African Americans and the Boston Harbor Islands


The 54th and 55th Massachusetts Voluntary Infantry Regiments

Lacking thorough historical research about African American connections with the islands, we offer the following account of “A Brave Black Regiment.”

Gallops Island in Boston Harbor, measuring only 16 acres in size, is a small island with a big story. Many visitors may not know that there was a Civil War barracks on Gallops Island where many Massachusetts troops stopped on their return from the war because of its proximity to Boston. Although many Union troops "mustered out" of Readville, now in the Hyde Park neighborhood of Boston, the majority of area regiments "mustered in" at Gallops on their return. Even fewer know that the famed 54th Massachusetts Volunteer Infantry Regiment camped at the barracks in September of 1865, having fought heroically in South Carolina, Georgia, and Florida. The other Massachusetts “colored” Regiment, the 55th also mustered in at Gallops not long afterwards. (The Massachusetts Cavalry had one black regiment, the 5th.)

Earlier, in 1862, the Union's manpower had been running extremely low. Soldiers were being killed, wounded, and being removed from firing lines due to illness. (A large number of the deaths during the war were due to disease.) As a result, on January 1, 1863, President Abraham Lincoln issued the Emancipation Proclamation that completely transformed the war. The proclamation announced the liberation of slaves in rebellious states and the acceptance of black men into the Union Army and Navy.

The 54th and the 55th Massachusetts Volunteer Infantry Regiments were two of the first official black units in the United States armed forces. Many of these recruits were not actually from Massachusetts, some coming from as far away as Ohio. Among the ranks were Frederick Douglass’ two sons Charles and Lewis who traveled from Washington D.C. to join up.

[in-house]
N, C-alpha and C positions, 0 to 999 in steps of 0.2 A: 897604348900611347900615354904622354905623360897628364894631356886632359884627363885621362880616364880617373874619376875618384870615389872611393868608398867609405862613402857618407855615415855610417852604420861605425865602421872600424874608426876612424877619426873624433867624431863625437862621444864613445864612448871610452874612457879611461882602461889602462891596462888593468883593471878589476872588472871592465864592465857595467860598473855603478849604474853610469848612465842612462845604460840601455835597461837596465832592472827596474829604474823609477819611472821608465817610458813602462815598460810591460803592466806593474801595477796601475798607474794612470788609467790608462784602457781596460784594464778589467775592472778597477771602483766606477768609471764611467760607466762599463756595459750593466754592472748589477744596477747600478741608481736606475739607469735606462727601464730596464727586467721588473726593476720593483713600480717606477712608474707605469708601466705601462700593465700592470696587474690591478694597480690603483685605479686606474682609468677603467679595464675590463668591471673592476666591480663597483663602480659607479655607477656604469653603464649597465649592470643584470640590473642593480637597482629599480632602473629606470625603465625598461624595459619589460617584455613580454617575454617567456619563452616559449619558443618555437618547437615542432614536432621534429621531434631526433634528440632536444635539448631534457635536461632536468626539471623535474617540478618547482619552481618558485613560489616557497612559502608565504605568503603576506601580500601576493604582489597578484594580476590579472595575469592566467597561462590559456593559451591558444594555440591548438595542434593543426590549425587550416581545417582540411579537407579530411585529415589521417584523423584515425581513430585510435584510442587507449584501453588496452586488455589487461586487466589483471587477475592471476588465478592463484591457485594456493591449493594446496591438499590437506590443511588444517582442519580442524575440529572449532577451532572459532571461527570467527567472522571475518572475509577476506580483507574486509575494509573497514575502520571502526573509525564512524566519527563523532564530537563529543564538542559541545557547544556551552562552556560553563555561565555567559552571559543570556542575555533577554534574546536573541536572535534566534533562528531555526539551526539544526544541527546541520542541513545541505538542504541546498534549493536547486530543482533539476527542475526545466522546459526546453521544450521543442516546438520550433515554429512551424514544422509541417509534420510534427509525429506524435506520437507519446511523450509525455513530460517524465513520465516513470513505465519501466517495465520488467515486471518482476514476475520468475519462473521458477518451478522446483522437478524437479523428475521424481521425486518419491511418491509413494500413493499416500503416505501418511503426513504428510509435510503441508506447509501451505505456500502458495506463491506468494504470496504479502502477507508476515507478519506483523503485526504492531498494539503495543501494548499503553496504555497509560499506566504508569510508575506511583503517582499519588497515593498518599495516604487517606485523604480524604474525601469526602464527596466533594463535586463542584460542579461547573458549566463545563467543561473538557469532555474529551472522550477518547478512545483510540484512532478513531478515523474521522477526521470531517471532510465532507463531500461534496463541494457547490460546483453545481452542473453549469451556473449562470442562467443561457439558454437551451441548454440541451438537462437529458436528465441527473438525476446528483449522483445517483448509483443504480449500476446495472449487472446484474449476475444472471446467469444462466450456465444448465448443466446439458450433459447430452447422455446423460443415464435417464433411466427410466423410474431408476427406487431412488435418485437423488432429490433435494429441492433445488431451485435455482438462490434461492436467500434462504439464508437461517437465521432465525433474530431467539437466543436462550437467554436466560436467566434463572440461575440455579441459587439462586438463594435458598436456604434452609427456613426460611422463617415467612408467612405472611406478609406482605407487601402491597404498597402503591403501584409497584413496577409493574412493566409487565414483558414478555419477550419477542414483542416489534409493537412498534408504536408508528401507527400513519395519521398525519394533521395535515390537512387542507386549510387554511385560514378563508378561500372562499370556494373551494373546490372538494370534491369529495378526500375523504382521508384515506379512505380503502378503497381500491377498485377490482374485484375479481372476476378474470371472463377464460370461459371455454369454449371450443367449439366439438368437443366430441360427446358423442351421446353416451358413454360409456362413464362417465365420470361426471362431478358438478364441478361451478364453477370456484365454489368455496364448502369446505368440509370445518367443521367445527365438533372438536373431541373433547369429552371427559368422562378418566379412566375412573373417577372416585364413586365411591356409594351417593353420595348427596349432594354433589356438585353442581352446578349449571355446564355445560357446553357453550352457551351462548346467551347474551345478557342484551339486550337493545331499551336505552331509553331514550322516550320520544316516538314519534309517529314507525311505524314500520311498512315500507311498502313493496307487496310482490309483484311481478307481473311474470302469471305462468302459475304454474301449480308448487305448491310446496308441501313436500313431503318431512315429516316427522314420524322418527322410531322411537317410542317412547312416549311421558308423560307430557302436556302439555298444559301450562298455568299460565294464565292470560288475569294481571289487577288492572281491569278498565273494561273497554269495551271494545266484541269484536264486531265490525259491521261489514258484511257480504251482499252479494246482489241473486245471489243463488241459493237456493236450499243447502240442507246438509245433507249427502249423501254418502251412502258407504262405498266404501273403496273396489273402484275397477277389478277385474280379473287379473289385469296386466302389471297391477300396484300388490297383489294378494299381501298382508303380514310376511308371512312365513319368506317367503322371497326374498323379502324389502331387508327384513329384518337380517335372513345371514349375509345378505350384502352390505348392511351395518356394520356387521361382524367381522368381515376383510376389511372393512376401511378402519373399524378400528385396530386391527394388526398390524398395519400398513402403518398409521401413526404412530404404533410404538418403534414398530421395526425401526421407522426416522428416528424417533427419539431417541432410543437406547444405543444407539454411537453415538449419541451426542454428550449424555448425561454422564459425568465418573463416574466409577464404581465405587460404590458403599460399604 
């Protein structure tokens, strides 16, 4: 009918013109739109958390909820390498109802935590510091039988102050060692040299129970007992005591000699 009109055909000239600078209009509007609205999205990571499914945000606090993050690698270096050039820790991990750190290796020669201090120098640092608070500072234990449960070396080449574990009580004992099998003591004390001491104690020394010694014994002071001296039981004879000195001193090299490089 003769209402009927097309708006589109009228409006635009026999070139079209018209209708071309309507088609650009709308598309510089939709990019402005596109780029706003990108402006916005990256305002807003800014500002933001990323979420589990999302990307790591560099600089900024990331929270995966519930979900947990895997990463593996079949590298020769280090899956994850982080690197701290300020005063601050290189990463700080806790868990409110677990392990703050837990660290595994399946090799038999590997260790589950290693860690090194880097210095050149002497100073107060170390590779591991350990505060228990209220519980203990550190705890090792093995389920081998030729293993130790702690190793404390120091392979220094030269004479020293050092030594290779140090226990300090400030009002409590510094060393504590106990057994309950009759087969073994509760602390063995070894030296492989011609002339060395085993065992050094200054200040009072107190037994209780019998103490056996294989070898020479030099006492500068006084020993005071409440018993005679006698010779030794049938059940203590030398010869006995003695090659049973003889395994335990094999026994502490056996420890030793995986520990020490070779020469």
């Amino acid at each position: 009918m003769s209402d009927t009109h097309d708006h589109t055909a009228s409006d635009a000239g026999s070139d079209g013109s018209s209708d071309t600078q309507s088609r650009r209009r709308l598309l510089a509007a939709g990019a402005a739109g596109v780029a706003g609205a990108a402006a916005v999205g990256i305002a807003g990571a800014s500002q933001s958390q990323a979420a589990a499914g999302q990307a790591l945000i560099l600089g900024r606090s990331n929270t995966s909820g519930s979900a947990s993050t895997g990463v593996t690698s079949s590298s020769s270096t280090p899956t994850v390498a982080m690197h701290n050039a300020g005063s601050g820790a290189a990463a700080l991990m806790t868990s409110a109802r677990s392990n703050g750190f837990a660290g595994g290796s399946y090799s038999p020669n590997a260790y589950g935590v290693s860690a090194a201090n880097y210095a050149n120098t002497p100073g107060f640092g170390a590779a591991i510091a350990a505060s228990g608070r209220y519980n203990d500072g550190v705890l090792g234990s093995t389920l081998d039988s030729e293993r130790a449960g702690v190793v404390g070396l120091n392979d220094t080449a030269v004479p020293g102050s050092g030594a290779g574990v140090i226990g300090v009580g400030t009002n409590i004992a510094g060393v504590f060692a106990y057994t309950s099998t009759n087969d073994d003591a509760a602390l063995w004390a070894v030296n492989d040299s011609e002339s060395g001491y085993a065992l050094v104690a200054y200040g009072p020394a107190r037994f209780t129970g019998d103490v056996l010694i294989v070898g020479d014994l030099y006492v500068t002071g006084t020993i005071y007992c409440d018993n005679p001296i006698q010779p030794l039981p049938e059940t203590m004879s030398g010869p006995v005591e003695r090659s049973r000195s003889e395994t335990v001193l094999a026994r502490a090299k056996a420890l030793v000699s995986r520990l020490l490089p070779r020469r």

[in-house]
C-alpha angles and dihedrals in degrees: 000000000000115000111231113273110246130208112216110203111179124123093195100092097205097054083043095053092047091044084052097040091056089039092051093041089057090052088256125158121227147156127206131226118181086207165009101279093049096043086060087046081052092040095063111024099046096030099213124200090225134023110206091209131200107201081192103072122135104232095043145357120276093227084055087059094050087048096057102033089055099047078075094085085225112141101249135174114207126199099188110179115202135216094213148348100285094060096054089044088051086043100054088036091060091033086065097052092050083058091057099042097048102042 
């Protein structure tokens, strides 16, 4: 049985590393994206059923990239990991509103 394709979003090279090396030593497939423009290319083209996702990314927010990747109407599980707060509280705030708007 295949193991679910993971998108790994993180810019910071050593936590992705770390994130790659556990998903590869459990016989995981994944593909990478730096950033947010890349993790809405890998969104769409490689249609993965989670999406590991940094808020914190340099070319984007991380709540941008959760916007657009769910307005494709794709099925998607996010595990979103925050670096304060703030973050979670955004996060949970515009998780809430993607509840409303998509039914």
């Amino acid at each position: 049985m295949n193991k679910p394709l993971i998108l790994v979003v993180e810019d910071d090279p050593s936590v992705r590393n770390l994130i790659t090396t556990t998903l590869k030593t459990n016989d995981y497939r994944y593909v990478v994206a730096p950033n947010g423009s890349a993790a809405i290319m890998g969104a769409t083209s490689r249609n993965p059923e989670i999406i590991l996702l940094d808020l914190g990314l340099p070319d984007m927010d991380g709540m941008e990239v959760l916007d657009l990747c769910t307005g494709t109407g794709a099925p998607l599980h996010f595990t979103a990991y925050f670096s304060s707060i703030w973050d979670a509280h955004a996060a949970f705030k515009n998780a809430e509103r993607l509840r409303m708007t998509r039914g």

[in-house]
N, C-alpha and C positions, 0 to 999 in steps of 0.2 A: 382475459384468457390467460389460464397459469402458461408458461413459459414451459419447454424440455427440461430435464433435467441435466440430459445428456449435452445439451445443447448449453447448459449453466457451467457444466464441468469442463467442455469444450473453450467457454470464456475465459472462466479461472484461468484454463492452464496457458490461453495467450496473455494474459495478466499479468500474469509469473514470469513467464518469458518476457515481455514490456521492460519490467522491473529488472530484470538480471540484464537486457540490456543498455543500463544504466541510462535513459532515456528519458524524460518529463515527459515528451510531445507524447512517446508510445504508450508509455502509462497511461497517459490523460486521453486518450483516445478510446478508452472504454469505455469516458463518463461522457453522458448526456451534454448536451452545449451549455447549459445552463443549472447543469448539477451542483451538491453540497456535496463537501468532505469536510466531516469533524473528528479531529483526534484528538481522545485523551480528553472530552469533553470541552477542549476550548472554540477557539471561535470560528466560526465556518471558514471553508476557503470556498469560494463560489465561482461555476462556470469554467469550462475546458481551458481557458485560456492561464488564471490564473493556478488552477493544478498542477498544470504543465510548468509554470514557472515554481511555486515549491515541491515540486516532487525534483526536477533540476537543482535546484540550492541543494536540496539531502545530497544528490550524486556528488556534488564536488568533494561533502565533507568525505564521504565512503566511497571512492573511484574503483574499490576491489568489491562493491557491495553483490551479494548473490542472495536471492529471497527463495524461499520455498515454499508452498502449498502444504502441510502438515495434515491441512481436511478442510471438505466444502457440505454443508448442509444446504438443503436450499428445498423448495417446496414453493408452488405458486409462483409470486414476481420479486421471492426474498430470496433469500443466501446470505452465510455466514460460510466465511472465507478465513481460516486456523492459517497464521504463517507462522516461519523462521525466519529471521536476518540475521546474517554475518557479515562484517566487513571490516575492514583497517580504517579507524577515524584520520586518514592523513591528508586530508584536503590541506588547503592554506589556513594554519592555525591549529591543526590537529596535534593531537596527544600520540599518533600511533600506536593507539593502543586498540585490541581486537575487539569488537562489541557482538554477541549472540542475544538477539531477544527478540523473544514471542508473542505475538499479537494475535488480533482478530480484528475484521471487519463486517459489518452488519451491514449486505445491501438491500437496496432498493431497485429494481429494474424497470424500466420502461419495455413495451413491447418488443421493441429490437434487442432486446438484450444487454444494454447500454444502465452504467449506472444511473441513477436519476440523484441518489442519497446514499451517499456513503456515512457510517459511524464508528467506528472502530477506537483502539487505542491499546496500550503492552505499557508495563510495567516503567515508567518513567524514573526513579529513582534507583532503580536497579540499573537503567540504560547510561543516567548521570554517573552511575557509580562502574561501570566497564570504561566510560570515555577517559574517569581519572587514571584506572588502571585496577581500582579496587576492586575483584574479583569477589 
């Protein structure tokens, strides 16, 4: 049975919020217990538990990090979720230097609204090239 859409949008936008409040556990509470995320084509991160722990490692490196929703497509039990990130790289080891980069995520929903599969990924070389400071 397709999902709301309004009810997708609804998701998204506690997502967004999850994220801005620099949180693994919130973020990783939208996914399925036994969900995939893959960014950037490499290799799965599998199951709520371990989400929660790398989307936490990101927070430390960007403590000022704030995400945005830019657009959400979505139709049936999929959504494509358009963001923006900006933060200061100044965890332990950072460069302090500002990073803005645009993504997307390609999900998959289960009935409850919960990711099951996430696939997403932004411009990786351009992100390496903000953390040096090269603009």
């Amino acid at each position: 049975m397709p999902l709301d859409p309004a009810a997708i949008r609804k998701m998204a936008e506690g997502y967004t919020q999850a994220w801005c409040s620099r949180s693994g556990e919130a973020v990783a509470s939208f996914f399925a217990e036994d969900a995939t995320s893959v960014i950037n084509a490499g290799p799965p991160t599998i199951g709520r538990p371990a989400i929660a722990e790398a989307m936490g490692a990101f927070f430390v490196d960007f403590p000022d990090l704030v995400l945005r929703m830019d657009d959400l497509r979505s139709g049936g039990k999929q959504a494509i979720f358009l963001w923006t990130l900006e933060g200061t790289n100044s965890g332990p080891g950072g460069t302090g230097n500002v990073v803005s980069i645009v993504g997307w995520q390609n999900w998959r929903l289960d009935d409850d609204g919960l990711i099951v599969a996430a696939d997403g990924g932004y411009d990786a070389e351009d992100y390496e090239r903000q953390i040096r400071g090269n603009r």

The 54th left Boston in May of 1863 and in late August 1865 returned from duty and disembarked on Gallops Island. (Fifty-nine enlisted men remained behind in South Carolina in the hospital.) The rest of the regiment encamped until September 2nd on Gallops. When the regiment at last landed in the city at Commercial Wharf they paraded through the streets to cheers and music and were publicly lauded on the Common, served a festive meal, and disbanded. A monument to the 54th and their commander, Col. Robert Gould Shaw, by the sculptor Augustus Saint-Gaudens now stands on Boston Common.

On 29 August 1865, the 55th left Mount Pleasant, South Carolina and a portion debarked at Gallops Island on 13 September. The remaining companies arrived ten days later, and on September 25th the entire regiment was paraded on the Common and disbanded.


Safe Harbor: Boston's Maritime Underground Railroad

During the years preceding the American Civil War, Boston served as one of the most important stops on the Underground Railroad. Many of the freedom seekers escaping slavery came to Boston by stowing away on ships from southern ports. In this video series, Ranger Shawn Quigley tells stories of a lesser-known route of the Maritime Underground Railroad: Boston Harbor.


Last updated: December 30, 2020

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